Glyndebourne Festival Opera
Imbrailo, center, as Billy in Glyndebourne Opera's revival of Grandage's Billy Budd staging
© Richard Hubert Smith 2013
Designed by his regular associate Christopher Oram, Michael Grandage's debut opera production, Billy Budd, was a significant success for Glyndebourne when it had its premiere in 2010 — an event that coincidentally represented the festival's initial shot at Britten's adaptation of the Melville novella. On its first return (seen Aug. 10) as part of Glyndebourne's contribution to the composer's centenary (a new Rape of Lucretia, to be staged by Fiona Shaw, also features in the autumn tour), it once again made a strong impression with its cogency and sharpness of realistic detail; indeed, this time around, two cast replacements seemed to have strengthened it further.
Tenor Mark Padmore took over the ambivalent role of Captain Vere, the audience's main contact point with the piece — though one whose attitudes and decisions necessarily seem distant and flawed to modern audiences, as they presumably did in 1951, when Britten's collaboration with the distinguished novelist E. M. Forster was unveiled. In particular, Vere's abnegation of moral (as opposed to legal) responsibility in allowing Billy to hang for accidentally causing the death of the brutal Claggart diminishes him in the audience's eyes, while also rendering him more complex and enigmatic as a character.
Padmore's long experience with the composer — he is a distinguished interpreter of Britten's songs, and indeed of the song and lieder repertory generally — gave him an advantage in conveying the role's subtle nuances as delineated in the text, as well as in the inwardness of the monologues in which Vere peers deep within himself to try to fathom the significance of his own experience. Every word made its mark, while Padmore's taut, wiry tenor displayed a wide range of mottled, ambiguous colors — even if it lacks the ideal weight and cutting edge for the more public pronouncements of a naval commander apparently respected by all on board.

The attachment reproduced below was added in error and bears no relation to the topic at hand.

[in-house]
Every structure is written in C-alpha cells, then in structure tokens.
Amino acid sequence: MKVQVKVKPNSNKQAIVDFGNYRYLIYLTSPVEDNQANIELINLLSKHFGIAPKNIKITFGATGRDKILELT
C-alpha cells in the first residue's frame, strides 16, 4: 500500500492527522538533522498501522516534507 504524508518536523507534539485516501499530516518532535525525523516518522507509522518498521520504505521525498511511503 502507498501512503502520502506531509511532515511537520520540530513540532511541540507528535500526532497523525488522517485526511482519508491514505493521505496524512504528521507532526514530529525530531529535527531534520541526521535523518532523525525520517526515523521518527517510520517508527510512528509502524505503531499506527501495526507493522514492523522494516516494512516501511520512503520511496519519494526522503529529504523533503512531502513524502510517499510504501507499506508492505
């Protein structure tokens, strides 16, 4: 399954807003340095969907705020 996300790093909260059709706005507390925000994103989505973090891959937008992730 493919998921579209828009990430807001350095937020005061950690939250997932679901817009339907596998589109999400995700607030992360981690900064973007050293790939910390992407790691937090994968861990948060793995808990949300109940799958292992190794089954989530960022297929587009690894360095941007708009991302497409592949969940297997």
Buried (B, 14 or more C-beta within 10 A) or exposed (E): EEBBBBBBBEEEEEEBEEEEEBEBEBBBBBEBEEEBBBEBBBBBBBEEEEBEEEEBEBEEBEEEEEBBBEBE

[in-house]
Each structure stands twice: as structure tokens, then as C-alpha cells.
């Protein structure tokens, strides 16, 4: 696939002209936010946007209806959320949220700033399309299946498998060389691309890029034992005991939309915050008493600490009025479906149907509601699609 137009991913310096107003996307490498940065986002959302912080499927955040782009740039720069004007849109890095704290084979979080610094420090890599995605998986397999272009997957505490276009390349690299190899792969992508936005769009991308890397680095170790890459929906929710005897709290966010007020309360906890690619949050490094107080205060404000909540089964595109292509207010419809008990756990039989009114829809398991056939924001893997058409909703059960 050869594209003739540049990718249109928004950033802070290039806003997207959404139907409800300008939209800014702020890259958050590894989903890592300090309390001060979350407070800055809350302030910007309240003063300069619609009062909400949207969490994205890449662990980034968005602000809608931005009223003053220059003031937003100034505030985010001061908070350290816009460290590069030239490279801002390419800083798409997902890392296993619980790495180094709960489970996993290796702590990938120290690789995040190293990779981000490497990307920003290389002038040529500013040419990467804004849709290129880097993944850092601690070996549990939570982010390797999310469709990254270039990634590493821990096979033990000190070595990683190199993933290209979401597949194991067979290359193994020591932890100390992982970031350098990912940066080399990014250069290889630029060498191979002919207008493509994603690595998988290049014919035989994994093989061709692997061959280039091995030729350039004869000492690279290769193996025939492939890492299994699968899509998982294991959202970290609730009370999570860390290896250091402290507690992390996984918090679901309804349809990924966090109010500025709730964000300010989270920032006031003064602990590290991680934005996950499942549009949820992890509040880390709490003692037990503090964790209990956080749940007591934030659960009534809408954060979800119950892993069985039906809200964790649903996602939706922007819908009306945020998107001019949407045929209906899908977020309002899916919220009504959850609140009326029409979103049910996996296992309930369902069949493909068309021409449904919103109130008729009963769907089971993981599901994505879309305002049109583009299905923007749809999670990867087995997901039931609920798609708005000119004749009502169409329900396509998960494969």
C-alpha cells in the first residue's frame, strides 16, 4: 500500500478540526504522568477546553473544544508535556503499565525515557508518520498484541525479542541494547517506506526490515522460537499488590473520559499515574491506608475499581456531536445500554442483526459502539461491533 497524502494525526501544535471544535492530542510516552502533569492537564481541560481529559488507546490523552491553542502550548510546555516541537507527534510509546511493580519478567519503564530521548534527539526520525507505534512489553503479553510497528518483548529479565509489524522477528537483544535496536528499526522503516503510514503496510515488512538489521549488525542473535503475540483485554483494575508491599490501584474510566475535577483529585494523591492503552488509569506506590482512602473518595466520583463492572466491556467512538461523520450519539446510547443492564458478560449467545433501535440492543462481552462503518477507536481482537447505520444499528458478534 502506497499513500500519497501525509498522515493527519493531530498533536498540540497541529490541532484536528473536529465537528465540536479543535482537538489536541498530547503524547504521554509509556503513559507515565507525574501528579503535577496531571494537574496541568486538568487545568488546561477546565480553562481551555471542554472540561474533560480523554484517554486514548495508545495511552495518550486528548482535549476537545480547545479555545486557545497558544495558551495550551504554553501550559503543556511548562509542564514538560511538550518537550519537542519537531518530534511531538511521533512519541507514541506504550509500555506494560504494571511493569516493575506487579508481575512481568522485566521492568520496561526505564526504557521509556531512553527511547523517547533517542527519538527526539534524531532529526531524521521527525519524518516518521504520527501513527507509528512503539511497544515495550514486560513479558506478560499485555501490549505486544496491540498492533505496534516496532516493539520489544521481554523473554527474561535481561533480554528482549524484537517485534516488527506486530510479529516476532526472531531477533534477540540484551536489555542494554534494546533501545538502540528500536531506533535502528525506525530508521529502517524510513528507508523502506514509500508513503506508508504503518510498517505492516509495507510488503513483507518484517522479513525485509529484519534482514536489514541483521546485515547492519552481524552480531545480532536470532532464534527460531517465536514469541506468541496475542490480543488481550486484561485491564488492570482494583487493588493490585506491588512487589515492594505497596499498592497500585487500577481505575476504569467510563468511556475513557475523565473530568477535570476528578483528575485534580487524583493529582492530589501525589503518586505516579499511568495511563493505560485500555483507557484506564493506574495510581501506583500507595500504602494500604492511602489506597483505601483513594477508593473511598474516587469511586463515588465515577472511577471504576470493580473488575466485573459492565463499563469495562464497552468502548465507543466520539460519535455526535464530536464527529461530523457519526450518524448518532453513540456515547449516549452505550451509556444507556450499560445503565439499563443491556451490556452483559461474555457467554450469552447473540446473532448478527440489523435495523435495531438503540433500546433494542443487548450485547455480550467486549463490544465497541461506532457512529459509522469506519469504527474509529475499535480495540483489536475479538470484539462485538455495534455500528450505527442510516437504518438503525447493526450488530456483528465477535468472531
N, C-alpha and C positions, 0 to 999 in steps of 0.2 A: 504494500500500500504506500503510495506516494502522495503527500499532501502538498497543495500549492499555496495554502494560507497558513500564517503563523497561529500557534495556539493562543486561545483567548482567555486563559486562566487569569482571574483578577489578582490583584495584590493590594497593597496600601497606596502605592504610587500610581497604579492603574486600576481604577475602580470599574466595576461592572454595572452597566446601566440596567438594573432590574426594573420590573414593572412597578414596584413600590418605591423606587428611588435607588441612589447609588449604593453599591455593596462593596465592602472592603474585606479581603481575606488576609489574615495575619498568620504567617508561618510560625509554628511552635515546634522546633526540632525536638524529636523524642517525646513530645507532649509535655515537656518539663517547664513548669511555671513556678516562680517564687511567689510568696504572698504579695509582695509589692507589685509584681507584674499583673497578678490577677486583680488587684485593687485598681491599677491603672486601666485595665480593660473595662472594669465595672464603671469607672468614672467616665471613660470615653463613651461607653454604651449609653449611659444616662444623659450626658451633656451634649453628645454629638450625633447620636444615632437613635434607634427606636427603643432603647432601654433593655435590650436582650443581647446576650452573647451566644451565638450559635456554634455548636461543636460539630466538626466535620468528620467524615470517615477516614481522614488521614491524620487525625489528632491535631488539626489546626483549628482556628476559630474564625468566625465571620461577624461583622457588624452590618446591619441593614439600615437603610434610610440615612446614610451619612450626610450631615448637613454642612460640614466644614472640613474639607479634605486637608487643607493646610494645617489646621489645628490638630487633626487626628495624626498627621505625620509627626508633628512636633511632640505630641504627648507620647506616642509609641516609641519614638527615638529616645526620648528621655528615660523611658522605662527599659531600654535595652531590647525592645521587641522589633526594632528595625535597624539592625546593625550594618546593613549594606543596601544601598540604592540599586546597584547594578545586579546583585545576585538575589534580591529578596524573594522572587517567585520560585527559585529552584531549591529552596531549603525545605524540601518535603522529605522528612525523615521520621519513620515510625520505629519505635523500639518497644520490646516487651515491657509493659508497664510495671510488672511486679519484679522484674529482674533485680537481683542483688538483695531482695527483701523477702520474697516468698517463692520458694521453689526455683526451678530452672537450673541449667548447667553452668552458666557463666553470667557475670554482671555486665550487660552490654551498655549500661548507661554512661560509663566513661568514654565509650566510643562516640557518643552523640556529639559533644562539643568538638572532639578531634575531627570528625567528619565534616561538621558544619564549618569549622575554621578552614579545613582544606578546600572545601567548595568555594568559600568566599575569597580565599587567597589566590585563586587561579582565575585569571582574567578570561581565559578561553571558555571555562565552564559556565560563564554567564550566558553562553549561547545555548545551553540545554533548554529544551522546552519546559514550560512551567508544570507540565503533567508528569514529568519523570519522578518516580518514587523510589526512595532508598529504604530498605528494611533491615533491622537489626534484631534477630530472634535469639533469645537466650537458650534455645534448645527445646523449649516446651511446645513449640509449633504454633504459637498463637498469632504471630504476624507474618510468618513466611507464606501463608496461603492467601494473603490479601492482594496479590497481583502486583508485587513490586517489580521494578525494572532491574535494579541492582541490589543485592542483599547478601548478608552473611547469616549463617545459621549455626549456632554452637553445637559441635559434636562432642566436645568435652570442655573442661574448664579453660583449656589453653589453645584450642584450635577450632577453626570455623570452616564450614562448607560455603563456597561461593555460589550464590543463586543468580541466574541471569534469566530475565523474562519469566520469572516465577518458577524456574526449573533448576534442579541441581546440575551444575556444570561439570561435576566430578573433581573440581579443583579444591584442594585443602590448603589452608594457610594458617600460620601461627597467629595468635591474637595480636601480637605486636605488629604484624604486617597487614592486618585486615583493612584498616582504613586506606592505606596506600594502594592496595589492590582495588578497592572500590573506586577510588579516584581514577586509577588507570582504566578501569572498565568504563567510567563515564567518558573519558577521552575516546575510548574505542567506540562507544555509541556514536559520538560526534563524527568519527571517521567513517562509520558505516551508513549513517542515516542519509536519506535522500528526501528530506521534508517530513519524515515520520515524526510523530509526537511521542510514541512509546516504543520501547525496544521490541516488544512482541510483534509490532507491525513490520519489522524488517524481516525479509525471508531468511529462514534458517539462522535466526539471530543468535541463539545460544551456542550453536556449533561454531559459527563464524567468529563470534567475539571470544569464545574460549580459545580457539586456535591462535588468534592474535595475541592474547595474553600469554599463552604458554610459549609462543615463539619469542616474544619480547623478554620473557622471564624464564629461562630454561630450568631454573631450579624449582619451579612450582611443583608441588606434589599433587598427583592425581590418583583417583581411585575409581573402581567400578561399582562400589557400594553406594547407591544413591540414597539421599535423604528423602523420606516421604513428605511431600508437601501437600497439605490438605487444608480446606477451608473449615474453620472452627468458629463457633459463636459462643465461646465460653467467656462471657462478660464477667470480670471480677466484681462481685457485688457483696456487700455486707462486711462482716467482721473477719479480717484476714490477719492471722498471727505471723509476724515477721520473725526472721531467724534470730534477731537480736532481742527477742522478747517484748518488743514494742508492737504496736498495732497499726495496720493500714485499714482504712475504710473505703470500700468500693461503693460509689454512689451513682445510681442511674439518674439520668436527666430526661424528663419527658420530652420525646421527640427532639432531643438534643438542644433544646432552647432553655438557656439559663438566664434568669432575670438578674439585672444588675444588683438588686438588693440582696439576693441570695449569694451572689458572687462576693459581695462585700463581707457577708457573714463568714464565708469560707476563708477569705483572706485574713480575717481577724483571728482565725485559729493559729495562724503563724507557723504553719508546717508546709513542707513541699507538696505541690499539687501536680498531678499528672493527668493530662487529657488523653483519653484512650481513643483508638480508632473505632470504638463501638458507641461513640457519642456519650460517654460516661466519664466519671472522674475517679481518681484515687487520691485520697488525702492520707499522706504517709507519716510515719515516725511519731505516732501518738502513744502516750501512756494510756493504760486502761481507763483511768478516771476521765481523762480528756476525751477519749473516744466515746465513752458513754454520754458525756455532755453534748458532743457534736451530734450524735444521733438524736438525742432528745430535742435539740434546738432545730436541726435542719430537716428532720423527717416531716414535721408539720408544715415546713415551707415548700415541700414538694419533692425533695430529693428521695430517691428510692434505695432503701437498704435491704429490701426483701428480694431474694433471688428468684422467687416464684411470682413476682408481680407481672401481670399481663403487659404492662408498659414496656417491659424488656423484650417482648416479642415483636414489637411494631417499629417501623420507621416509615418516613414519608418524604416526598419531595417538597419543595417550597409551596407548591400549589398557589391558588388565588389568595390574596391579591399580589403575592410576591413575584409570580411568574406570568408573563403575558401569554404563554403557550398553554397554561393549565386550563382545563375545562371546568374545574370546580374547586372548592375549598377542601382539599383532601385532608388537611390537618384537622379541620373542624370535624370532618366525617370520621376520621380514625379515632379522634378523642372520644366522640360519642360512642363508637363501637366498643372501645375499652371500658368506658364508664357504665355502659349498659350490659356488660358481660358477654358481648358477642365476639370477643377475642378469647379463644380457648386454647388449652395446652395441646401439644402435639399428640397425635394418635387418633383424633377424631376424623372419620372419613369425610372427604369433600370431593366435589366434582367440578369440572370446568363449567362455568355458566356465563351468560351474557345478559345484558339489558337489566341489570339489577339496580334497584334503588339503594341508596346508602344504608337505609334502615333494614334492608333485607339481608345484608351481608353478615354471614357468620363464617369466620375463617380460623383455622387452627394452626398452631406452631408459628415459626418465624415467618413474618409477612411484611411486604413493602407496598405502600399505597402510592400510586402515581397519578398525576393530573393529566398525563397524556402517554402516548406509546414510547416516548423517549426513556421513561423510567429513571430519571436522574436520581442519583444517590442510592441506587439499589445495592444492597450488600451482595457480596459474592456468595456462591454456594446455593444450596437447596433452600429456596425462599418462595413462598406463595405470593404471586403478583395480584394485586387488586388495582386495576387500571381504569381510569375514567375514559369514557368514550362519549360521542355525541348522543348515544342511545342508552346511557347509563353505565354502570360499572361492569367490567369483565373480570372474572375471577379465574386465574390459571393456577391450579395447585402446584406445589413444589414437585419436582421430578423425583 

New to Claggart was Brindley Sherratt, one of the U.K.'s leading basses. While some singers of the role falter when the vocal line goes low — as it regularly does in a character-defining phrase that is repeated several times — Sherratt maintained throughout the same inky black, enriched tone. His ample voice, purposefully targeting words and notes simultaneously, matched a heavy presence that seemed to encapsulate a semi-demonic being that contained, nevertheless, a tragically self-lacerated human heart. Similarly, South African baritone Jacques Imbrailo, whose assumption of the title role back in 2010 brought him to wide attention, once again managed the feat of presenting Billy as three-dimensionally human while also suggesting someone intrinsically touched by divine grace. His rangy, healthy voice sounded firm, centered and ringing clear.
All of the secondary roles — Stephen Gadd's Mr. Redburn, Darren Jeffery's Lieutenant Ratcliffe, Jeremy White's Dansker, Peter Gijsbertsen's Novice and the rest — were individually finely done and expertly fitted into the grander picture, which felt even sharper than before. As physically busy during the show as they were musically thrilling, the Glyndebourne Chorus had one of its great evenings as the crew of HMS Indomitable. An accomplished conductor of his native repertoire, Andrew Davis challenged the London Philharmonic Orchestra to give of its best, and the players responded with alacrity.
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